Pushing typists back on the learning curve: Contributions of multiple linguistic units in the acquisition of typing skill.

Motonori Yamaguchi, Gordon D. Logan

Research output: Contribution to journalArticle

9 Citations (Scopus)
102 Downloads (Pure)

Abstract

The present study investigated the way people acquire and control skilled performance in the context of typewriting. Typing skill was degraded by changing the location of a key (target key) while retaining the locations of other keys to disable an association between the letter and the key. We conducted 4 experiments: Experiment 1 demonstrated that disabling a letter–key association affected not only the execution of the target keystroke but also the planning of other keystrokes for words involving the target key. In Experiments 2–4, typists practiced with a new target location and then transferred to a condition in which they typed the practiced words with the original key location (Experiment 2) or typed new words with the practiced key location (Experiments 3 and 4). Experiment 2 showed that the newly acquired letter–key association interfered with the execution of the original keystroke but not planning. Experiments 3 and 4 demonstrated that acquisition of the new letter–key association depended on multiple levels of linguistic units. Experiment 4 demonstrated that acquisition of the new association depended on sequences both before and after the target keystroke. We discuss implications of the results for 2 prominent approaches to modeling sequential behavior: hierarchical control and recurrent network models.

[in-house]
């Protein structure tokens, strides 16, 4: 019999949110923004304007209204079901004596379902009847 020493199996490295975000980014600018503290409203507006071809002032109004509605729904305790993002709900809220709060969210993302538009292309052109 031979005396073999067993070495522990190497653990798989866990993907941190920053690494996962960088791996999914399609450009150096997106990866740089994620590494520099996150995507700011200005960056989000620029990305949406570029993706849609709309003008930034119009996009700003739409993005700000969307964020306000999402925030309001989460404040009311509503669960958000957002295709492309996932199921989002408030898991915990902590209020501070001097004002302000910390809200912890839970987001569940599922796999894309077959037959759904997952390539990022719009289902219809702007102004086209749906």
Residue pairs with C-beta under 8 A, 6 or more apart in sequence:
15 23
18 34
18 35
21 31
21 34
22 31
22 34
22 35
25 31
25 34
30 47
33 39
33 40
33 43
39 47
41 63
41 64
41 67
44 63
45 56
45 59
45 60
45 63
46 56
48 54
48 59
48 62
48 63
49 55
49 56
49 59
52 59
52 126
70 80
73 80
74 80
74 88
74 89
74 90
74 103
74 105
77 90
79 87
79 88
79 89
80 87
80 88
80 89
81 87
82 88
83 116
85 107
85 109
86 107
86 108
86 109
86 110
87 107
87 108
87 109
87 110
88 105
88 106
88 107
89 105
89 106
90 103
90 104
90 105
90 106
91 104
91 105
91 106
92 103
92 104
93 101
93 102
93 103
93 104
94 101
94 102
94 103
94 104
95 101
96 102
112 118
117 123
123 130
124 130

Original languageEnglish
Pages (from-to)1713-1732
JournalJournal of Experimental Psychology: Learning, Memory, and Cognition
Volume40
Issue number6
DOIs
Publication statusE-pub ahead of print - 30 Nov 2014

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